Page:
The ISRO Propulsion Complex (IPRC), located at Mahendragiri of Tamil Nadu, is an Indian Space Research Organisation centre involved in testing, assembling, and integrating propulsion systems and stages that are developed at ISRO’s Liquid Propulsion Systems Centres. Formerly, IPRC was known as LPSC, Mahendragiri, functioning under LPSC. It was elevated as an independent centre and renamed as IPRC with effect from February 1, 2014.
The complex is situated near the city of Nagercoil in Tamilnadu.
It is one of the ISRO centres that could be called as the “Jet Propulsion Laboratory of India” as all liquid, cryogenic and semicryogenic stage and engine related tests of ISRO’s launch vehicles and satellites are carried out here.
Following activities are currently carried out at IPRC:
- Assembly, integration and testing of launch vehicle motors and stages
- Servicing of launch vehicle motors and stages
- Propellant storage
- Sea level and high altitude tests of Vikas, PS2/GS2, PS4, L40, L110, S200, CE-7.5 and CE-20 cryogenic engines, and steering engines
- L40 and CE-7.5 development and qualification tests
- Assembly and integration of flight stages PS2/GS2, PS4, L40 for PSLV and GSLV missions
- Assembly and integration of LAM engine and AOCS thruster for satellites
The Indian Space Research Organisation (ISRO, (Hindi; IAST: bhārtīya antrikṣ anusandhān saṅgṭhan) is the space agency of the Government of India and has its headquarters in the city of Bengaluru. Its vision is to “harness space technology for national development while pursuing space science research & planetary exploration”.The Indian National Committee for Space Research (INCOSPAR) was established in the tenure of Jawaharlal Nehru under the Department of Atomic Energy (DAE) in 1962, with the urging of scientist Vikram Sarabhai recognizing the need in space research. INCOSPAR grew and became ISRO in 1969, also under the DAE. In 1972, Government of India had setup a Space Commission and the Department of Space (DOS), bringing ISRO under the DOS. The establishment of ISRO thus institutionalized space research activities in India. It is managed by the DOS, which reports to the prime minister of India.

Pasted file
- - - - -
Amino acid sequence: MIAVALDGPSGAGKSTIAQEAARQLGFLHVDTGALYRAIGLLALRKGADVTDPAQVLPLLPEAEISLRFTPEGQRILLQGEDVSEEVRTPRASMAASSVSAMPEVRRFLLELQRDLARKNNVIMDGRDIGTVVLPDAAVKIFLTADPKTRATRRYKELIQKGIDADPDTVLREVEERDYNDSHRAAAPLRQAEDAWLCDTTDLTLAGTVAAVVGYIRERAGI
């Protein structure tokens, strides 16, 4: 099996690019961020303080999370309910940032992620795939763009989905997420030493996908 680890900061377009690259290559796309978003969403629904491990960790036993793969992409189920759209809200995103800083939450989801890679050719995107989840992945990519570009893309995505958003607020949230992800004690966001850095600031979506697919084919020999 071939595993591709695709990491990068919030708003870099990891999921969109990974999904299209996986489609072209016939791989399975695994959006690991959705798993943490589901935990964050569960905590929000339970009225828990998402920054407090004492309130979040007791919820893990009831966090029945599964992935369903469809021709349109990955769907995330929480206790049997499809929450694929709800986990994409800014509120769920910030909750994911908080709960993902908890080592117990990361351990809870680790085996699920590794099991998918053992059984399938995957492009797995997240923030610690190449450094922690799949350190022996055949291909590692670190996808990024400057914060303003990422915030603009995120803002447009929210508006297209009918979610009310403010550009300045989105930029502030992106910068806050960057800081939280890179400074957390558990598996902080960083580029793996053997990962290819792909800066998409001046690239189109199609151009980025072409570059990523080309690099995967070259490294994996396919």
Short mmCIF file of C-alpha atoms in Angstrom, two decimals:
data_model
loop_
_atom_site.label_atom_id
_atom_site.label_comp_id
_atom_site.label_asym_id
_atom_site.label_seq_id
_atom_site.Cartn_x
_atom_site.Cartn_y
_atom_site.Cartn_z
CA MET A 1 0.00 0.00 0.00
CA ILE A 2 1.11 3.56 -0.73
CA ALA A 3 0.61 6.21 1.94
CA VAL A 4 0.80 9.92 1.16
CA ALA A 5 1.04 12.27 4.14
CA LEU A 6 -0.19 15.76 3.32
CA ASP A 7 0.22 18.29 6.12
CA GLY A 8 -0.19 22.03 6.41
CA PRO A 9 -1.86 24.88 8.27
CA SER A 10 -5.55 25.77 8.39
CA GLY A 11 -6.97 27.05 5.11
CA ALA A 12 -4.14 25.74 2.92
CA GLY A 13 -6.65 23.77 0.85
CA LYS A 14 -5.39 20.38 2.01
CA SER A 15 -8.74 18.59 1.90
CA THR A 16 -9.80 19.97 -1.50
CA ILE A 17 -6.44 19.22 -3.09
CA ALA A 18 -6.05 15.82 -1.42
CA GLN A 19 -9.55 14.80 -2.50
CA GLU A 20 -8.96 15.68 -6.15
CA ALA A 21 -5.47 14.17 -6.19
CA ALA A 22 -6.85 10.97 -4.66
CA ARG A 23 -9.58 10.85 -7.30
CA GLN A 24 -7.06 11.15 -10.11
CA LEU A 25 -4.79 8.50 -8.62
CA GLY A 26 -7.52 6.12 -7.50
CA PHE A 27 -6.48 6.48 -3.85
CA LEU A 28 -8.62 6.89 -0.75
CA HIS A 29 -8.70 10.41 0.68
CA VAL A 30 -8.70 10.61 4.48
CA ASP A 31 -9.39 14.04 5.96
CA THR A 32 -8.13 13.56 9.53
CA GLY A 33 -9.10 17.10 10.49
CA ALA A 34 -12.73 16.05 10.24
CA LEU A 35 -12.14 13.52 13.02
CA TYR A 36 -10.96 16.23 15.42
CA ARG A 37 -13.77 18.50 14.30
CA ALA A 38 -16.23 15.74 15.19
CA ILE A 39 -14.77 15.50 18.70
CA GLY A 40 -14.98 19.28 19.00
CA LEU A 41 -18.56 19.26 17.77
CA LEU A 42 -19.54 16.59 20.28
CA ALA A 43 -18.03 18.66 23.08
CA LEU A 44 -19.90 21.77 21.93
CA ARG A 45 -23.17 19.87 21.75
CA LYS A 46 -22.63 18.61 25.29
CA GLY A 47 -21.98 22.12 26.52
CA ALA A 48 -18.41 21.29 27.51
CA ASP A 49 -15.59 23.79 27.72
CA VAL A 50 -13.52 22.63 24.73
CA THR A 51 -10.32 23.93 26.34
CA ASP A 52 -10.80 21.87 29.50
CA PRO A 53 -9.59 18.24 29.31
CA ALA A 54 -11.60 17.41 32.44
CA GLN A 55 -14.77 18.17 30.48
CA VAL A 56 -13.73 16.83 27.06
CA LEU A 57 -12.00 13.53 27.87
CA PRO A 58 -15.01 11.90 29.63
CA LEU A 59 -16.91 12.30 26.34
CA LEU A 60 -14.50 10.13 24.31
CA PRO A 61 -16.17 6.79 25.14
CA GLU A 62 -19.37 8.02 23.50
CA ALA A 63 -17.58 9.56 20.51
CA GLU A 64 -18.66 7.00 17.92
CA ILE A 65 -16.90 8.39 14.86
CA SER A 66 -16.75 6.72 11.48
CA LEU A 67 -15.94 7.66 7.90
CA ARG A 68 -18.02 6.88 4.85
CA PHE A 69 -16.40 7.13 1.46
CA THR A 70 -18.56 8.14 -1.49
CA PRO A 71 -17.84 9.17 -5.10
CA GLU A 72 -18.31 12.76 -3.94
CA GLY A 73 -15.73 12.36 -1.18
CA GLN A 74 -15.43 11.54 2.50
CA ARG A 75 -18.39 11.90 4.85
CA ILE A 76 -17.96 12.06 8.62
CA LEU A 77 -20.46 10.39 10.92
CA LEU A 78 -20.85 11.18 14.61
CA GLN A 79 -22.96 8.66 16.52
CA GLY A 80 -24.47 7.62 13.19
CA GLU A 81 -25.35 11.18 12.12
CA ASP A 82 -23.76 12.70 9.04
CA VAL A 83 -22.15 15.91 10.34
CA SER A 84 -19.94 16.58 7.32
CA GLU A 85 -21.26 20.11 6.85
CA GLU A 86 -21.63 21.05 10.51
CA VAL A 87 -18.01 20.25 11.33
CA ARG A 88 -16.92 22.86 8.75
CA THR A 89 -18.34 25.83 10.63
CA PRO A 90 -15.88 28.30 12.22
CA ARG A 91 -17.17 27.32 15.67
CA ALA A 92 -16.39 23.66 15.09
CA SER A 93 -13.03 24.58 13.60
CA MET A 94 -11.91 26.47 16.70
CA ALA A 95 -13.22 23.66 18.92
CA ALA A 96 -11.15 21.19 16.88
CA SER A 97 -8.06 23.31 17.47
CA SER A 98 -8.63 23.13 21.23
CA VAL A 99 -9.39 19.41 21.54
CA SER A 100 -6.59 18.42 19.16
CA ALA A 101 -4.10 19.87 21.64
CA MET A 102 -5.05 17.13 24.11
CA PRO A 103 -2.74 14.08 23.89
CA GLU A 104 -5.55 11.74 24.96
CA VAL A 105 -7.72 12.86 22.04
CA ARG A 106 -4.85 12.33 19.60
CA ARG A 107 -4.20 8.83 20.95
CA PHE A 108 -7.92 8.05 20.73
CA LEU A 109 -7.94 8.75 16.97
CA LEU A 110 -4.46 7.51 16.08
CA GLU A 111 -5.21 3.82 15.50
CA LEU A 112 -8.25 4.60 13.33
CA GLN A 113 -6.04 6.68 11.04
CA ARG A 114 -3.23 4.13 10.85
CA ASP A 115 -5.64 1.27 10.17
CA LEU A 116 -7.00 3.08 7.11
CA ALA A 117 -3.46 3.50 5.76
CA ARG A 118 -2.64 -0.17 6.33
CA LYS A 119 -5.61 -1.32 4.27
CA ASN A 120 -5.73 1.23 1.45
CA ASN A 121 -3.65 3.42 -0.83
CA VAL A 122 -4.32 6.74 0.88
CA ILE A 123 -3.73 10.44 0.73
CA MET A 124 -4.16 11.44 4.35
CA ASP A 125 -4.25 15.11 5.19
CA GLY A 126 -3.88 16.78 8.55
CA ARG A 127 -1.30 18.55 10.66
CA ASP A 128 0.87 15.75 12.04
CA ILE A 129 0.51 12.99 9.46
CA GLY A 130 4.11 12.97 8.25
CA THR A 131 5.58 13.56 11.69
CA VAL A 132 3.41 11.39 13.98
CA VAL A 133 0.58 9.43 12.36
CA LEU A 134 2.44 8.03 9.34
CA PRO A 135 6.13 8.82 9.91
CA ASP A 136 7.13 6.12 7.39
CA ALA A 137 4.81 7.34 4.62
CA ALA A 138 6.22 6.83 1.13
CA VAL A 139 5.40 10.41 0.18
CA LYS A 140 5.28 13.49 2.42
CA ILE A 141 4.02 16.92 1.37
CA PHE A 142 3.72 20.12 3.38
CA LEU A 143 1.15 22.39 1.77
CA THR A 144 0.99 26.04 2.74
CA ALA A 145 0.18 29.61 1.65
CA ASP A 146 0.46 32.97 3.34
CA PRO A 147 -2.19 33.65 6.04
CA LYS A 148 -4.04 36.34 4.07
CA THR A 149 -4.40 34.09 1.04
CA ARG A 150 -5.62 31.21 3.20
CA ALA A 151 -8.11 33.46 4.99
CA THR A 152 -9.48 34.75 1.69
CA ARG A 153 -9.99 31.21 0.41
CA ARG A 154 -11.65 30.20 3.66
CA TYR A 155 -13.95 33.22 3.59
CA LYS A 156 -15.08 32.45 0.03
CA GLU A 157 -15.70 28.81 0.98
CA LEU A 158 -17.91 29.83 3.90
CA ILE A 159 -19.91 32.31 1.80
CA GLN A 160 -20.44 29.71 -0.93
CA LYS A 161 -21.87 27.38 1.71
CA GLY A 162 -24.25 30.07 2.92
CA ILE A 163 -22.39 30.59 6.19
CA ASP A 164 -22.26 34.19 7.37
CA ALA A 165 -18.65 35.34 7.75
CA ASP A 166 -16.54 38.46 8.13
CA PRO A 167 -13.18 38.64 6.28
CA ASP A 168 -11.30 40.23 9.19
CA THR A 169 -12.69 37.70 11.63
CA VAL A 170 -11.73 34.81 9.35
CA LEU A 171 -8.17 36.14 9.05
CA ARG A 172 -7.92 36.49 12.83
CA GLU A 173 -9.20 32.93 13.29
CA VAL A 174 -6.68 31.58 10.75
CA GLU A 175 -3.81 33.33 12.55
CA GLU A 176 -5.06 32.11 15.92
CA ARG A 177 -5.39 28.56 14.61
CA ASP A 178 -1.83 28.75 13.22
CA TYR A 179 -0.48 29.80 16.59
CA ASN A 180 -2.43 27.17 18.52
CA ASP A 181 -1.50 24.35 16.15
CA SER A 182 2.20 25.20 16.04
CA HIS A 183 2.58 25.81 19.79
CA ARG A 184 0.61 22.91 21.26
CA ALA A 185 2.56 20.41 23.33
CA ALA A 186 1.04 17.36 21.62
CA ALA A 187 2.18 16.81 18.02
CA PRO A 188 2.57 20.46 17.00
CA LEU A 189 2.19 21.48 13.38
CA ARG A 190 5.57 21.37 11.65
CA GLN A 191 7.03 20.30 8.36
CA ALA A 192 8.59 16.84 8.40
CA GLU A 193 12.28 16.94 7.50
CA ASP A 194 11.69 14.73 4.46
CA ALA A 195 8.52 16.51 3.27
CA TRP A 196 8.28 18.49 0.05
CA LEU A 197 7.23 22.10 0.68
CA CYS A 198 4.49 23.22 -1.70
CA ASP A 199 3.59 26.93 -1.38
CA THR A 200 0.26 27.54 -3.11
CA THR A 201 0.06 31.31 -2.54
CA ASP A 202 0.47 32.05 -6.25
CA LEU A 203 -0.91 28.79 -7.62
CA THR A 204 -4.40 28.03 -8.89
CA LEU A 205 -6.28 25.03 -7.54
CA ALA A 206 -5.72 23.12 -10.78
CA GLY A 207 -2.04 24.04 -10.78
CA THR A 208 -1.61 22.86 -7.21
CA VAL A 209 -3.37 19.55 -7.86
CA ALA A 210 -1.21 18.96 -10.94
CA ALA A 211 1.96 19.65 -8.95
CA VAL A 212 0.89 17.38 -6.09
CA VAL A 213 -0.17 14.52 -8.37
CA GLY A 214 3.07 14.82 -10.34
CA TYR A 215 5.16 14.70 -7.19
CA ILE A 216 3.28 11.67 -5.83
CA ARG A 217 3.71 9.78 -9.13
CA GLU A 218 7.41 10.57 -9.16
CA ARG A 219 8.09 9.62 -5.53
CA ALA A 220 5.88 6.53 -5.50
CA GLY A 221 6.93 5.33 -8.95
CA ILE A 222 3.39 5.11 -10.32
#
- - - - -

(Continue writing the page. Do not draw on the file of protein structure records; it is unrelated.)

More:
ISRO built India’s first satellite, Aryabhata, which was launched by the Soviet Union on 19 April 1975. It was named after the mathematician Aryabhata. In 1980, Rohini became the first satellite to be placed in orbit by an Indian-made launch vehicle, SLV-3. ISRO subsequently developed two other rockets: the Polar Satellite Launch Vehicle (PSLV) for launching satellites into polar orbits and the Geosynchronous Satellite Launch Vehicle (GSLV) for placing satellites into geostationary orbits. These rockets have launched numerous communications satellites and Earth observation satellites. Satellite navigation systems like GAGAN and IRNSS have been deployed. In January 2014, ISRO used an indigenous cryogenic engine in a GSLV-D5 launch of the GSAT-14.
ISRO sent a lunar orbiter, Chandrayaan-1, on 22 October 2008, which discovered lunar water in the form of ice, and the Mars Orbiter Mission, on 5 November 2013, which entered Mars orbit on 24 September 2014, making India the first nation to succeed on its maiden attempt to Mars, as well as the first space agency in Asia to reach Mars orbit. On 18 June 2016, ISRO launched twenty satellites in a single vehicle, and on 15 February 2017, ISRO launched one hundred and four satellites in a single rocket (PSLV-C37), a world record. ISRO launched its heaviest rocket, Geosynchronous Satellite Launch Vehicle-Mark III (GSLV-Mk III), on 5 June 2017 and placed a communications satellite GSAT-19 in orbit. With this launch, ISRO became capable of launching 4-ton heavy satellites into GTO. On 22 July 2019, ISRO launched its second lunar mission Chandrayaan-2 to study the lunar geology and the distribution of lunar water.
Future plans include development of the Unified Launch Vehicle, Small Satellite Launch Vehicle, development of a reusable launch vehicle, human spaceflight, a space station, interplanetary probes, and a solar spacecraft mission.